I’ve been back for a week now. Without anatomy (I passed!), I have copious amounts of free time, which I fill by watching videos on youtube and strolling around the city. It’s wonderful.
We started psych med on Tuesday and have thus far learned about the Mental Status Exam. The examples given in the book are very novelistic (“She seductively sweeps her bangs away from her face….”) and so I present for your amusement a quick game of Guess the Patient.
Patient X is a student (age debatable), about 5’10 and 160 pounds. His facial appearance is marked by distinct pallor, which contrasts sharply with the inky black of his open doublet and dirty socks that fall around his ankles. He enters the room in a distracted fashion, looking around him as though afraid of being followed. The knocking of his knees also suggests fear. As the interviewer rose to greet him, Patient X drews his right hand slowly to his forehead, then extended it in a flowing motion to meet the interviewer’s outstretched hand. He then sank into a chair, where he remained for the duration of the interview.
The patient answers all the interviewer’s questions readily. His speech pattern alternates between slow, monotonous responses and garrulous outbursts. When asked about his mood, he says that he is “very like a whale.” On being asked to explain, he winked at the interviewer but did not elaborate.
He has a full range of affect, although occasionally a question about his family causes a shadow to pass over his face and shuts down his emotional response. This is brief, however. Thought process is circumstantial and tangential; long digression of the death of an older man who played with him as a child and appears to have been a surrogate father figure. Some loosening of associations. Thought content is obsessive, centering on the recent death of his father and his mother’s subsequent remarriage. Grandiose delusions of his “destiny” as the savior of his family and friends. His girlfriend recently broke up with him, an event he attributes to the influence of her father, a friend of his stepfather.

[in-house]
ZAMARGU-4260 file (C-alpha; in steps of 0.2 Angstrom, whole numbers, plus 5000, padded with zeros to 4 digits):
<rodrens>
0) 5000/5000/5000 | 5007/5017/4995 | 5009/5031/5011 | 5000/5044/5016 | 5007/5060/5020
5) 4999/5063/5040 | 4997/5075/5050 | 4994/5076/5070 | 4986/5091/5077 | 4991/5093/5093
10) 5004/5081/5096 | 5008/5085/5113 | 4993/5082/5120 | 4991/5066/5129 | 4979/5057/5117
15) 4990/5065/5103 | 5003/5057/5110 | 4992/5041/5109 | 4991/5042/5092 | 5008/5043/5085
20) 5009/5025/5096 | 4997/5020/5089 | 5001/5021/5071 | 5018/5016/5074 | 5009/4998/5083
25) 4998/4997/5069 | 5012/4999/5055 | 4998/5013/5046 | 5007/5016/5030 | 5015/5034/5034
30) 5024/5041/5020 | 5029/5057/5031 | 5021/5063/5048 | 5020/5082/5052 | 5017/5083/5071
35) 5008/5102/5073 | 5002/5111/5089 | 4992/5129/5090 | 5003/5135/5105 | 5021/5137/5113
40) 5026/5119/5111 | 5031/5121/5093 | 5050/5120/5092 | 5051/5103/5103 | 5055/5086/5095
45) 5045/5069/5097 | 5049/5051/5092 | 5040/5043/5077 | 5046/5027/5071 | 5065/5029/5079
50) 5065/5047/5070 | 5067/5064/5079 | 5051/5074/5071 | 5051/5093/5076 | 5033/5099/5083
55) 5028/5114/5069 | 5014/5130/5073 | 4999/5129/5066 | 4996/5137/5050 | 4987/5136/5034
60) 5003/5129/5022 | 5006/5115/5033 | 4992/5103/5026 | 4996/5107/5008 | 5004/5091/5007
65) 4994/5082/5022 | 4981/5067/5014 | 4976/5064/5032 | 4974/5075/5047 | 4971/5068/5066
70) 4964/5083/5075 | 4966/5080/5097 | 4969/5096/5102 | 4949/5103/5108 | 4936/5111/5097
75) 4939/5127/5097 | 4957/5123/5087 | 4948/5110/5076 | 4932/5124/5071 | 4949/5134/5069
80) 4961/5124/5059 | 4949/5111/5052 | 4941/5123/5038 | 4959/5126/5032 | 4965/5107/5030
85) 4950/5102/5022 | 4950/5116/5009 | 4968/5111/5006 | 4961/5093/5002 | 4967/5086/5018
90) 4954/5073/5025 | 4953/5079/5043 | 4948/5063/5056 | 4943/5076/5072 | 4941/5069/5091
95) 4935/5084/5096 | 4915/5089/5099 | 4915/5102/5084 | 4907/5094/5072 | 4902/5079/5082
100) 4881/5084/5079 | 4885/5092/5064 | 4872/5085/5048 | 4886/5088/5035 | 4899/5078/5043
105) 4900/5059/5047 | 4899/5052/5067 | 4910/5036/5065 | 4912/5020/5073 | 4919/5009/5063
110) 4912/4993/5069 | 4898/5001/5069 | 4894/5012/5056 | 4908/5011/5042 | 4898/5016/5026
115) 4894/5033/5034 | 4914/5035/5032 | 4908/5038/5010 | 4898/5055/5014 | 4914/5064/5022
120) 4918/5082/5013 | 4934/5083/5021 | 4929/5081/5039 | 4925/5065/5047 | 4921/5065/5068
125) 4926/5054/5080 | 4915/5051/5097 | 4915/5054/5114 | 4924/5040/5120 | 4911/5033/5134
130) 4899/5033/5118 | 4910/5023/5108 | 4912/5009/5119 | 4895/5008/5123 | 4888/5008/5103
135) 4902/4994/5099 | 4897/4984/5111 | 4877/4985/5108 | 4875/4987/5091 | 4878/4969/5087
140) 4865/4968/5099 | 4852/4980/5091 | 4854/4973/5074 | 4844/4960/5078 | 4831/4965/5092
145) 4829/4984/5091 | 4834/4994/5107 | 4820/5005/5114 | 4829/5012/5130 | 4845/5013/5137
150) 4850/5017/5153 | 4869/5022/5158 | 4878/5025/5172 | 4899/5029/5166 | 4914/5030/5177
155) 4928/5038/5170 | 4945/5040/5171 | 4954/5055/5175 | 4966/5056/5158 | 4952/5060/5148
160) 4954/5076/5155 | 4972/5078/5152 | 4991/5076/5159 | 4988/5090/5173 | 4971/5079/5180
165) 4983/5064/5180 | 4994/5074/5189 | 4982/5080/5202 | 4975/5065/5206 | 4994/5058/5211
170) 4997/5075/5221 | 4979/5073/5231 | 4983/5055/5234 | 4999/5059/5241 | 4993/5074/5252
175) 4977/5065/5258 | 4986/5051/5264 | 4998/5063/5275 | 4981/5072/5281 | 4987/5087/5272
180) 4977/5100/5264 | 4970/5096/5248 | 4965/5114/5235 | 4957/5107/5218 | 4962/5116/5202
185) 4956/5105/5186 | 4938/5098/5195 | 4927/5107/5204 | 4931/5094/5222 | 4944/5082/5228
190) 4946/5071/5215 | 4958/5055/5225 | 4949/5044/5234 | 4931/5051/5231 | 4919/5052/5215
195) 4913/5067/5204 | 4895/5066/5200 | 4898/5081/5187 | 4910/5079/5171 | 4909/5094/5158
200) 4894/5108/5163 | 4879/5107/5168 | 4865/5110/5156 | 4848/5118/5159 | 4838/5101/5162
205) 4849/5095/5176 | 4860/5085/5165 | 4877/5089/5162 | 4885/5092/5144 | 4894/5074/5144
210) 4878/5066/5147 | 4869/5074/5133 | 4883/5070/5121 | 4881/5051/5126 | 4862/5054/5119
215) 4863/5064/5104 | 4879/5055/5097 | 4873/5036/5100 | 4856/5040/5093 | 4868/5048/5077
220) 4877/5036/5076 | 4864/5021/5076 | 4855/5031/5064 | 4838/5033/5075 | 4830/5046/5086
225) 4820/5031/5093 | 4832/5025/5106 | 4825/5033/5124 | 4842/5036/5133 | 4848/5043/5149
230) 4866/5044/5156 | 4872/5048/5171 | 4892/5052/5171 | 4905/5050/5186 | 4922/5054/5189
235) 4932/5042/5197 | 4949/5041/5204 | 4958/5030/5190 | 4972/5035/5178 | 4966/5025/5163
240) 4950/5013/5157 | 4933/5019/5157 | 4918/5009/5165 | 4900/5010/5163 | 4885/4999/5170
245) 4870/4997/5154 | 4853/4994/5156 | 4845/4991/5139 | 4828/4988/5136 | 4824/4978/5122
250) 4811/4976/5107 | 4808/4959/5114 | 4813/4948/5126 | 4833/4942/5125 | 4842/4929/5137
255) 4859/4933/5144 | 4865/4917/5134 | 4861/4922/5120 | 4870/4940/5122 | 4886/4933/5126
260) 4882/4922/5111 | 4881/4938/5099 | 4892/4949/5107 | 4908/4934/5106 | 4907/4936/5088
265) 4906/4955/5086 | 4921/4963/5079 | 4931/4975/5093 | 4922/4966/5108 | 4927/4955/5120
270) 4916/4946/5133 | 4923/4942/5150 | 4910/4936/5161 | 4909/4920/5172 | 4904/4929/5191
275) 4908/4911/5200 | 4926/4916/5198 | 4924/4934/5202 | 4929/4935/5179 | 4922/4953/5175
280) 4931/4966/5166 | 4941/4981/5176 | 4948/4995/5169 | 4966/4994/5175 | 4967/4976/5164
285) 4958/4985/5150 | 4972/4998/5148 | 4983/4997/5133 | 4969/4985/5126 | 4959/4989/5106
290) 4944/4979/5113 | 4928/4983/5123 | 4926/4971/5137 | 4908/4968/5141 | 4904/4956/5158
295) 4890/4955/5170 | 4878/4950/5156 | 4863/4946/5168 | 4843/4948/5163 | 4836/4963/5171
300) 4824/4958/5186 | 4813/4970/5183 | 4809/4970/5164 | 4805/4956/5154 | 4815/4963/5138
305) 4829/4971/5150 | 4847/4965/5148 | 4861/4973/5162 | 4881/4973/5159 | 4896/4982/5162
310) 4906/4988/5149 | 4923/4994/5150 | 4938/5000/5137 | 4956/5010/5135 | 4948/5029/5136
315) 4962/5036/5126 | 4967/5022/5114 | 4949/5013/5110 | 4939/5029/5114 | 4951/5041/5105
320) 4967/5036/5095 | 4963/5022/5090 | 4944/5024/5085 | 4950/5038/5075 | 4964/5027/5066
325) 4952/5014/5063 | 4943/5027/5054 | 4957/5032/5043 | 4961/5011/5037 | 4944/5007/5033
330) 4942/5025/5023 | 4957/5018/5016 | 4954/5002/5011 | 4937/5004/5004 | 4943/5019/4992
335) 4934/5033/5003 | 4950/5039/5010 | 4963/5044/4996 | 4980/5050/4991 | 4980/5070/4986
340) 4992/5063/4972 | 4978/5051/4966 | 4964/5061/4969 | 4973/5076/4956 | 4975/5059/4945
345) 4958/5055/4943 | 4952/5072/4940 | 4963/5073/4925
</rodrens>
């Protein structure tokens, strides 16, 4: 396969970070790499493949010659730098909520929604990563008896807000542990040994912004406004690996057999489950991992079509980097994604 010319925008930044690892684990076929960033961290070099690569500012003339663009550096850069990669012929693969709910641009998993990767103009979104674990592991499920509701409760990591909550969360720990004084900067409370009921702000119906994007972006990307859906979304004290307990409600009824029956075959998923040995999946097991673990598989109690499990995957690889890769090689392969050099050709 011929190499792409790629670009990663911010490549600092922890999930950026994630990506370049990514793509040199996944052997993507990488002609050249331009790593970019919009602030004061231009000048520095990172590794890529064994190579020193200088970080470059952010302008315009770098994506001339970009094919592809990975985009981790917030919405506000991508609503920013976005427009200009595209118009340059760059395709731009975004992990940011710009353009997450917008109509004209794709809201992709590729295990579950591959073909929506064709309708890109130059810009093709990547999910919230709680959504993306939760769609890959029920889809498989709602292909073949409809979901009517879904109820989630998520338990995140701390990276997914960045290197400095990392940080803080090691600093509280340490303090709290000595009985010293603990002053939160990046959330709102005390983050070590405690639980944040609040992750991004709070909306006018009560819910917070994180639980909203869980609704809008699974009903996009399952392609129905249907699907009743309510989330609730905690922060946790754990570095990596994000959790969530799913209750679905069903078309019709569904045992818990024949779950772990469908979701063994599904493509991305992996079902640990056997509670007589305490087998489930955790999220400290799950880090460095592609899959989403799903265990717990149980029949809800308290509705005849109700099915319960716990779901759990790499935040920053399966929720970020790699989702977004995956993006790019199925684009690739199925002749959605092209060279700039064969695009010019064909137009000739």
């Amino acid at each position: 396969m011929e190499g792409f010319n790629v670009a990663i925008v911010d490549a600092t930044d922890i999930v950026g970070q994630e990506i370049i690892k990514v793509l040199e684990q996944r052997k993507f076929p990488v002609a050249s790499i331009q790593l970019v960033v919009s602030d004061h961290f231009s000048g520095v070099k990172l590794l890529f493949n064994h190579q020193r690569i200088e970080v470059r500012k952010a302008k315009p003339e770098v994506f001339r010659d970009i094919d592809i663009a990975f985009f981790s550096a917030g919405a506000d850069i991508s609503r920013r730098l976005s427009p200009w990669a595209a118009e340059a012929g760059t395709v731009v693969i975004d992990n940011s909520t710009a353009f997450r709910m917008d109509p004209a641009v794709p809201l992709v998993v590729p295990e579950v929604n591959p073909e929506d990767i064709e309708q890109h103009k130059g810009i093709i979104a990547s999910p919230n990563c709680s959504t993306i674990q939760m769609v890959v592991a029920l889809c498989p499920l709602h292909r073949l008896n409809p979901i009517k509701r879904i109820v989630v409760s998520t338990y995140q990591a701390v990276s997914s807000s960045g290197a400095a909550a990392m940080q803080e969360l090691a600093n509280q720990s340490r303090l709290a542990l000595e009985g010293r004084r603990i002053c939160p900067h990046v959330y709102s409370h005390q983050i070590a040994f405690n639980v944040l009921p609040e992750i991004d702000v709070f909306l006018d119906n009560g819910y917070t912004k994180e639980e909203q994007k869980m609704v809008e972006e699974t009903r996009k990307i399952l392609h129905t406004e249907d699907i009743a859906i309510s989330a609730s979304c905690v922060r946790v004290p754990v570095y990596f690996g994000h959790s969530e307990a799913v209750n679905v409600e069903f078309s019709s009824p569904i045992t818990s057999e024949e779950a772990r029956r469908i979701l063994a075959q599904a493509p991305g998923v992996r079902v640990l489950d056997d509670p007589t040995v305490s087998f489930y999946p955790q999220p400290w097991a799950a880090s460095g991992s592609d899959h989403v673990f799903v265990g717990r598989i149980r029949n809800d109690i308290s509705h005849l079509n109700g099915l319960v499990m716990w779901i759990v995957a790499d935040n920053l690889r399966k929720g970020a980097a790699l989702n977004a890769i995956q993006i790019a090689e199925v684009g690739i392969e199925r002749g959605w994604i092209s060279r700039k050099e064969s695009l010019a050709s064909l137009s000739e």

Some evidence of visual and auditory hallucinations, primarily of his father. These hallucinations command him to avenge his father’s death. Admits to passive suicidal ideations (longing for the “sleep of death”) but has not made a plan due to fear of the afterlife he believes to exist. He also shows evidence of homicidal ideation against his mother, stepfather, and girlfriend’s father.
Cognition: fair. Alert and oriented to self; described interviewer as “fishmonger.” Recalls 3/3 objects in two minutes. Digit span 7 forward, 5 reverse. Does not know own age or age of father at death. Frequently confused two childhood friends. Fund of knowledge good on current events, somewhat shaky on chronology and dates of the past. Above average intelligence, reflected in sophisticated vocabulary. Occasionally invents words.
Poor insight. Patient is aware that his friends and family are “concerned” about his recent behavior. He insists that he is “but mad north by northwest.”
Judgment: Patient does not appear to understand the need for treatment. Recommend hospitalization for suicidal and homicidal ideations.